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“The Book Thief” by Markus Zusak, is a WWII story about a young girl who grows up in Munich as Hitler comes to power and WWII begins. Other children also play a key role in the story. It is a deeply moving story told in an original style: it avoids the schmalzy, sentimental style that might have been used, thank goodness; it also avoids the more gruesome and brutal styles of, say, Schindler’s List. Instead, it uses Death as the narrator, and a unique form of synaesthesic images which create unforgettable similes and metaphors.
(I note in passing that Zusak has a new book coming out in October, 2018 called “Bridge of Clay“, and it also has a young person as the main character.)
(I also note in passing that there is a book called “The Book Thieves” also about Nazi Germany, but non fiction.)
Stories which have a child or children as the main character or characters form a special genre of their own. They’re not necessarily stories for children. “The Book Thief” for instance, is that a book for children? I don’t think so. Yet it has a child as the main character. Fairy stories are of course one example, but as is well known, fairy stories were not originally created solely for children, and in their early forms were often much more gruesome than the versions we know today such as the Disney versions. As a child, the author C.S. Lewis read the Odyssey, Aesop’s Fables, “The Worm Ouroboros“, The Arabian Nights, Gulliver’s Travels, Robinson Crusoe, “Treasure Island“, “Peter Rabbit” and “The Wind in the Willows, “ of which only the last three were written specially for children.
“Even after printing became widespread, many classic “children’s” tales were originally created for adults and later adapted for a younger audience…. French historian Philippe Ariès argues in his 1962 book Centuries of Childhood that the modern concept of childhood only emerged in recent times. He explains that children were in the past not considered as greatly different from adults and were not given significantly different treatment. As evidence for this position, he notes that, apart from instructional and didactic texts for children written by clerics like the Venerable Bede and Ælfric of Eynsham, there was a lack of any genuine literature aimed specifically at children before the 18th century.
Let’s take this as given, although not everyone agrees entirely with Aries’ position. Recently, there has been a trend the other way: stories written ostensibly for children but enjoyed by adults as well. Perhaps this trend is not so new, as Lewis points out that he himself enjoyed reading fairy tales when he was an adult, and in fact some stories that influenced him the most he did not read until he was an adult, e.g. the fairy tales of George MacDonald.
Be that as it may, there is a genre of literature called “children’s literature” and within that genre there is a sub-genre of stories that are what one might call “coming-of-age stories”, about young boys or girls who go through some kind of adventure or ordeal that leaves them more mature, more grown-up, more responsible, wiser than before.
I’m thinking here of many of Miyazaki Hayao‘s movies such as “Nausicaa of the Valley of the Wind“, “Kiki’s Delivery Service“, “Spirited Away” and “Howl’s Moving Castle” (based on a British novel), which all have a young girl protagonist who grows up or goes through a maturing process as the story progresses.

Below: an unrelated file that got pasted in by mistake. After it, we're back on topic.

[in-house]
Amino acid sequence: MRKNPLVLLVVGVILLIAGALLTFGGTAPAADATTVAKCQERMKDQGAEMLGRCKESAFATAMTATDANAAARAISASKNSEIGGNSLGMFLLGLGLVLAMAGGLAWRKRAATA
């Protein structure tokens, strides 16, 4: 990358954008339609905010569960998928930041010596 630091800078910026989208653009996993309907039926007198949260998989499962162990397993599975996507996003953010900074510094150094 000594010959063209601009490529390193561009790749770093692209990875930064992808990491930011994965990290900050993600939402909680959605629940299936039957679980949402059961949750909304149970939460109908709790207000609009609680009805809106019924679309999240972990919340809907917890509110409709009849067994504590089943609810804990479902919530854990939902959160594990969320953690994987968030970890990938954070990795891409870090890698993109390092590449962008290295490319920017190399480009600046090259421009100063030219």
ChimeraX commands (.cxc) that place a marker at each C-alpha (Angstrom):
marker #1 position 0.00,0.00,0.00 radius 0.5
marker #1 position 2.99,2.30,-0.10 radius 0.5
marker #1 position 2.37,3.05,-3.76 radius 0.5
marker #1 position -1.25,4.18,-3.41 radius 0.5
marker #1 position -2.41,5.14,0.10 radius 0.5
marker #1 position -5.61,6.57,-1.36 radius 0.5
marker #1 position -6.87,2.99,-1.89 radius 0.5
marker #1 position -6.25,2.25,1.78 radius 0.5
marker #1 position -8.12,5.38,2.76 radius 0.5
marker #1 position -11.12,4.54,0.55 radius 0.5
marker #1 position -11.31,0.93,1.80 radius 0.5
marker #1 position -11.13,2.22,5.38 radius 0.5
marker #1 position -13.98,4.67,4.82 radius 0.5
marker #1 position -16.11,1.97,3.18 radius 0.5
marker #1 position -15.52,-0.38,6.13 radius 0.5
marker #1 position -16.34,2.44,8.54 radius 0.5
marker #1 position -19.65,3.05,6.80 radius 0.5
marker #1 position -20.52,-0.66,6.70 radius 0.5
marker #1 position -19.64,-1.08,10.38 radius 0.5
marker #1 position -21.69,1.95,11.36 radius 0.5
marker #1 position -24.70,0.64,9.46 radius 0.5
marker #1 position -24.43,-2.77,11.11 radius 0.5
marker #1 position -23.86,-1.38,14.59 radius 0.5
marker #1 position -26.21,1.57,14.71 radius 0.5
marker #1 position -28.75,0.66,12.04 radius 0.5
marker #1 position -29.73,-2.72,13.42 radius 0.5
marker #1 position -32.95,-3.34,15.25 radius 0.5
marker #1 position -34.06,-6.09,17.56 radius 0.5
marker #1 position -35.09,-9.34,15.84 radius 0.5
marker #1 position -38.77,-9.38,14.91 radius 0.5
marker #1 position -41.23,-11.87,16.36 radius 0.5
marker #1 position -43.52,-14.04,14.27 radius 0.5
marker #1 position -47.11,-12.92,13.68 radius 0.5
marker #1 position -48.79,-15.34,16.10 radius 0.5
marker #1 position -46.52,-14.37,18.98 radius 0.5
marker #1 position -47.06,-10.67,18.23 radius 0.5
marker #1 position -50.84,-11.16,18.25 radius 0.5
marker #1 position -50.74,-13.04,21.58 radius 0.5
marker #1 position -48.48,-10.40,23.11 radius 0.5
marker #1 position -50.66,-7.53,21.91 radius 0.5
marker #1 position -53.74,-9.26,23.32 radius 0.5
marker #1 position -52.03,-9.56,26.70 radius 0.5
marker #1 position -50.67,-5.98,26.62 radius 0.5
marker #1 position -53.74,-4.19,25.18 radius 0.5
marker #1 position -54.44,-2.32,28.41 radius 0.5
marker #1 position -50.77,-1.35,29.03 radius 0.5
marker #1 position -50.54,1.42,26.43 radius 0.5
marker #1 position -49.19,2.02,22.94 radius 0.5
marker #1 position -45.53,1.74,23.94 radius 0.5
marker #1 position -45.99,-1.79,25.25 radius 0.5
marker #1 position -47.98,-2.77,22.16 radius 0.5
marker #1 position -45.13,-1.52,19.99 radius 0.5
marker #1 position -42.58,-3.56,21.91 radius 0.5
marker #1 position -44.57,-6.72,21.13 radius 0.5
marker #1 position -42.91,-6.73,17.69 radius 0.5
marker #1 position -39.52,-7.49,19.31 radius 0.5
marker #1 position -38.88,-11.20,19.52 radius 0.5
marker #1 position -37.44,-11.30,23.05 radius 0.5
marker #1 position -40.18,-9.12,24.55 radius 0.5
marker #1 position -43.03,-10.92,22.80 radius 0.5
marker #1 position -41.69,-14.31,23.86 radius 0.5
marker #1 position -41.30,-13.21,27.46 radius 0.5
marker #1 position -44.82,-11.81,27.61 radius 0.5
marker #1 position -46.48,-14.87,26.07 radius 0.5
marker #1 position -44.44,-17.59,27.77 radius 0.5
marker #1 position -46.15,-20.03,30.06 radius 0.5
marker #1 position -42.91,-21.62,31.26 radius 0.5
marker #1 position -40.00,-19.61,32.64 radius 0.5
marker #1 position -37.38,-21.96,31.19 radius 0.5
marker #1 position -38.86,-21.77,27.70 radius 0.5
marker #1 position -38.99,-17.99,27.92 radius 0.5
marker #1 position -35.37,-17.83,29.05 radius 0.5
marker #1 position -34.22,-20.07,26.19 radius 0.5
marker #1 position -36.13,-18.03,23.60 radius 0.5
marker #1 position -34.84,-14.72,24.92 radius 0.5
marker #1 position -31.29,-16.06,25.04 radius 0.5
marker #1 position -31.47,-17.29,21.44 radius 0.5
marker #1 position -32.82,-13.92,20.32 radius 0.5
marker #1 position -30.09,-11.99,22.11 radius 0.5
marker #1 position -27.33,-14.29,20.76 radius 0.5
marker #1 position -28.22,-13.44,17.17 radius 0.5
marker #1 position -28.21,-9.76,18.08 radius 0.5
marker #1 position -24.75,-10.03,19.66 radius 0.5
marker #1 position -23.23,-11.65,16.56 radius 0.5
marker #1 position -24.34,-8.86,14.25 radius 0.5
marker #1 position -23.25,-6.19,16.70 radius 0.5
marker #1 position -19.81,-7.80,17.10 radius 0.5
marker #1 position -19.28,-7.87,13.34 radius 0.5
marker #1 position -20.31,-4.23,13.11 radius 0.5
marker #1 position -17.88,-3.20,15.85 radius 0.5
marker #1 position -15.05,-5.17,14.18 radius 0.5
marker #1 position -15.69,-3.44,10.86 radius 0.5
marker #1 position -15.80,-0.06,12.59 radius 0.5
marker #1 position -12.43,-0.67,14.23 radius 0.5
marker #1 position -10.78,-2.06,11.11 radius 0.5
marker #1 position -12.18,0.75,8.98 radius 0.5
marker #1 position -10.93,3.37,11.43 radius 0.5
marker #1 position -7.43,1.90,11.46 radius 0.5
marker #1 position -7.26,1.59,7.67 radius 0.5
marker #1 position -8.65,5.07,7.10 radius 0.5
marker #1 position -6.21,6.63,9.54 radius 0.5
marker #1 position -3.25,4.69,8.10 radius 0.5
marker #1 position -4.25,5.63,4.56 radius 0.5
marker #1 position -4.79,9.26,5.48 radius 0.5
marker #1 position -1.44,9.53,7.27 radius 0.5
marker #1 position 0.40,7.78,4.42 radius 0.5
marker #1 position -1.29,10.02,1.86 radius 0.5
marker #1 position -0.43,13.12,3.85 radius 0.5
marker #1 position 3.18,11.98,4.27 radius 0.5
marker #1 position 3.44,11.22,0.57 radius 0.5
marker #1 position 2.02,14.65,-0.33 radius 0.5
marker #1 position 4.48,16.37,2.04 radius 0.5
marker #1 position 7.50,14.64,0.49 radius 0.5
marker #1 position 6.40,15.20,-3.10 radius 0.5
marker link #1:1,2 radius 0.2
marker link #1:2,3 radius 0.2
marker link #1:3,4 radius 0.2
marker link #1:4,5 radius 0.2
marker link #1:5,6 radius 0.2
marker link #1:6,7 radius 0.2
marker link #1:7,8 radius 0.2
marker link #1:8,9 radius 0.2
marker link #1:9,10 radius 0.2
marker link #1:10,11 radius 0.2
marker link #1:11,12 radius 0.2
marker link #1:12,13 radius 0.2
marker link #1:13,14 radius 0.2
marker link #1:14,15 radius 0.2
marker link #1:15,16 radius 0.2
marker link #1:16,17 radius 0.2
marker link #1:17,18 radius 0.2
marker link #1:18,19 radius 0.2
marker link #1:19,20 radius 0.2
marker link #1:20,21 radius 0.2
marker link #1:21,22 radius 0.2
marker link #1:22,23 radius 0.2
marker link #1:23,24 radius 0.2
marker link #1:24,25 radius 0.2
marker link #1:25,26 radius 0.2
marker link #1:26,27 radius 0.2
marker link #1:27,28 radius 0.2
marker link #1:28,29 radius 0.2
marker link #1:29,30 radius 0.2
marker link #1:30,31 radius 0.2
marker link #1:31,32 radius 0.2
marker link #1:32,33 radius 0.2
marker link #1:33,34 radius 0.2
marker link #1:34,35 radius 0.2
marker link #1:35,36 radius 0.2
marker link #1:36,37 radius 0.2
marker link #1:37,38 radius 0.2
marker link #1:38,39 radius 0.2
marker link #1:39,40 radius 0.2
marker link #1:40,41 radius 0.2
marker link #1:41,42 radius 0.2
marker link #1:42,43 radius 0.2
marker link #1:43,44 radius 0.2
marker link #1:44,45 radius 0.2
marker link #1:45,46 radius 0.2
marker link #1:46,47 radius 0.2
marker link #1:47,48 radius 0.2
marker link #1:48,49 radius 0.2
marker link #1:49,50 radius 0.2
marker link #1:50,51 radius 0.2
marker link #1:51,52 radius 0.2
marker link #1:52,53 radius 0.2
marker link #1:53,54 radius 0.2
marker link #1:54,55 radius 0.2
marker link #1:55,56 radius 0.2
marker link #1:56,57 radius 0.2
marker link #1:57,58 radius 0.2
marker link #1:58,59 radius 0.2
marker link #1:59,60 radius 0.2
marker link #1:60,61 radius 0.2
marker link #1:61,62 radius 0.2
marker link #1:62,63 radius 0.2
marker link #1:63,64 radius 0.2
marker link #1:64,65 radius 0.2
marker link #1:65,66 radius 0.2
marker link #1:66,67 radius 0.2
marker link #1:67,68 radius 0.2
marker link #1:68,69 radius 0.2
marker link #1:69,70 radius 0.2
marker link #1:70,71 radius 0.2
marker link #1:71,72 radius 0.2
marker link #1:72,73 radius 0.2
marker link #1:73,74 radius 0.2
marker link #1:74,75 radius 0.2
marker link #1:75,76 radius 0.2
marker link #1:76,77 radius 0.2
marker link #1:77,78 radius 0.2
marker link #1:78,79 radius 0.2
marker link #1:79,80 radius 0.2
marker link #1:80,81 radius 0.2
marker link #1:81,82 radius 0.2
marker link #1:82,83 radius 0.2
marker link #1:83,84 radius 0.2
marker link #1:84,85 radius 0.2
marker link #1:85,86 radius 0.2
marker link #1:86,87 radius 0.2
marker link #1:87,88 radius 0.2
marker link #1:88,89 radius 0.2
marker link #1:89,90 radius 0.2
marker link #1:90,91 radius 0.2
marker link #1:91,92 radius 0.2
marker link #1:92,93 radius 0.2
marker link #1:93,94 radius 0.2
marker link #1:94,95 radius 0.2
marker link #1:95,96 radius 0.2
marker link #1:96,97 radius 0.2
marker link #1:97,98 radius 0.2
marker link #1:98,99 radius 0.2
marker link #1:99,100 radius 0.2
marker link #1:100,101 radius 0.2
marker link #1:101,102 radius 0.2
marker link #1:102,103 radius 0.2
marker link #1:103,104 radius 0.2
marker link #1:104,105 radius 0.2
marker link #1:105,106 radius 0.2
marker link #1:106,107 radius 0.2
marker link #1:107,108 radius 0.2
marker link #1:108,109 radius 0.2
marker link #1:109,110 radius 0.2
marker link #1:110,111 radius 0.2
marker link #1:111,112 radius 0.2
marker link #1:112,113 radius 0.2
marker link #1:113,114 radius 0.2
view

Here is a partial list of some English stories in this sub-genre which I have read and enjoyed. Why not add your own suggestions? I know nothing about Japanese literature, for instance, so feel free to enlighten me.
- The Silver Sword by Ian Serraillier, a story of some young children who trek across war-torn Germany to find their parents. Amazingly realistic for a children’s story (I read this when I was in my early teens). Serraillier was a brilliant story-teller.
- “Hatchet” by Gary Paulsen. A boy gets stranded in Alaska when the light plane taking him to see his father crashes into a lake miles from anywhere, killing the pilot. No food, no shelter, no radio. In shock, though not badly injured, the boy sets about learning how to survive until he is rescued. The days turn into weeks, and winter approaches…
- “Where the Red Fern Grows“. A young-boy-and-his-dog story, set in the bayou (Louisiana, I think). This is a whole sub-genre in itself, which I’ll write about later.
- “Education of Little Tree“. Story of a young native American brought up by older relatives who pass away, leaving the boy alone in the world. Said to be autobiographical, though some have questioned the author’s veracity. Still, a deeply moving tale.
- “A Story Like the Wind” by Laurens van der Post, friend and mentor to Prince Charles and many others, author of a war-time trilogy on which the Japanese movie “Merry Christmas Mr. Lawrence” was based. The boy also has a dog, so this one might qualify for my “young-boy-with-faithful-dog” list (coming soon). Van der Post claimed to have been partly raised by a Bushman nurse who taught him many Bushman myths and stories, rather as Rudyard Kipling learned Indian stories from his nurse.
- “A Far-Off Place” (sequel to “A Story Like the Wind”). Two white teenagers are witnesses to the destruction of the boy’s farm and the murder of both children’s parents. Hunted by the murderers, they set off on a long, perilous, cross-country journey, helped by a Bushman whose life the boy saved. Made into a movie by Disney starring Reese Witherspoon. Read the comments and summaries for this and “A Story Like the Wind” on Goodreads.
- “My Side of the Mountain“, about a boy who runs away from his New York home and learns to survive, alone, in the Catskill Mountains. One of those magical books once read, never forgotten.